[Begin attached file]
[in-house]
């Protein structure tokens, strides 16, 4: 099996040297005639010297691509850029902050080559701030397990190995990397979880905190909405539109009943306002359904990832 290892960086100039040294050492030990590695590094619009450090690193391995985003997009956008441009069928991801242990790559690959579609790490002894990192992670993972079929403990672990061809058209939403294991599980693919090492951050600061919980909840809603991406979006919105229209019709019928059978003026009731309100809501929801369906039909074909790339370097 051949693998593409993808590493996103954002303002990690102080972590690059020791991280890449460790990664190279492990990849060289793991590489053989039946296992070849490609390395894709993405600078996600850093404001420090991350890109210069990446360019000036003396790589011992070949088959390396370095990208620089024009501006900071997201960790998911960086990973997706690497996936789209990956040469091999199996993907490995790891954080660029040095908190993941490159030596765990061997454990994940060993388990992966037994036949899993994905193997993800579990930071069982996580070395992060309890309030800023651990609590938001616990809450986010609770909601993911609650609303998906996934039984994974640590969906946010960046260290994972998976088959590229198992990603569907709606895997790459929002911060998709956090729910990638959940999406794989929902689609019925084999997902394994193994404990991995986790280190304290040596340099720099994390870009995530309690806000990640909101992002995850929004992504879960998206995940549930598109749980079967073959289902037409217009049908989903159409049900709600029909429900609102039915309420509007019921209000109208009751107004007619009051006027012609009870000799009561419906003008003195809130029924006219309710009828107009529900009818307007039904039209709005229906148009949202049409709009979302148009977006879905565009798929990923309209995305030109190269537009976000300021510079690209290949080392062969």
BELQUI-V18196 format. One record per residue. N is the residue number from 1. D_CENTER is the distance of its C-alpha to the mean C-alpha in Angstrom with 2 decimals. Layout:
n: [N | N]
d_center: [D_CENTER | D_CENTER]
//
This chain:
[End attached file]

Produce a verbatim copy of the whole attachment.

[in-house]
């Protein structure tokens, strides 16, 4: 099996040297005639010297691509850029902050080559701030397990190995990397979880905190909405539109009943306002359904990832 290892960086100039040294050492030990590695590094619009450090690193391995985003997009956008441009069928991801242990790559690959579609790490002894990192992670993972079929403990672990061809058209939403294991599980693919090492951050600061919980909840809603991406979006919105229209019709019928059978003026009731309100809501929801369906039909074909790339370097 051949693998593409993808590493996103954002303002990690102080972590690059020791991280890449460790990664190279492990990849060289793991590489053989039946296992070849490609390395894709993405600078996600850093404001420090991350890109210069990446360019000036003396790589011992070949088959390396370095990208620089024009501006900071997201960790998911960086990973997706690497996936789209990956040469091999199996993907490995790891954080660029040095908190993941490159030596765990061997454990994940060993388990992966037994036949899993994905193997993800579990930071069982996580070395992060309890309030800023651990609590938001616990809450986010609770909601993911609650609303998906996934039984994974640590969906946010960046260290994972998976088959590229198992990603569907709606895997790459929002911060998709956090729910990638959940999406794989929902689609019925084999997902394994193994404990991995986790280190304290040596340099720099994390870009995530309690806000990640909101992002995850929004992504879960998206995940549930598109749980079967073959289902037409217009049908989903159409049900709600029909429900609102039915309420509007019921209000109208009751107004007619009051006027012609009870000799009561419906003008003195809130029924006219309710009828107009529900009818307007039904039209709005229906148009949202049409709009979302148009977006879905565009798929990923309209995305030109190269537009976000300021510079690209290949080392062969």
BELQUI-V18196 format. One record per residue. N is the residue number from 1. D_CENTER is the distance of its C-alpha to the mean C-alpha in Angstrom with 2 decimals. Layout:
n: [N | N]
d_center: [D_CENTER | D_CENTER]
//
This chain: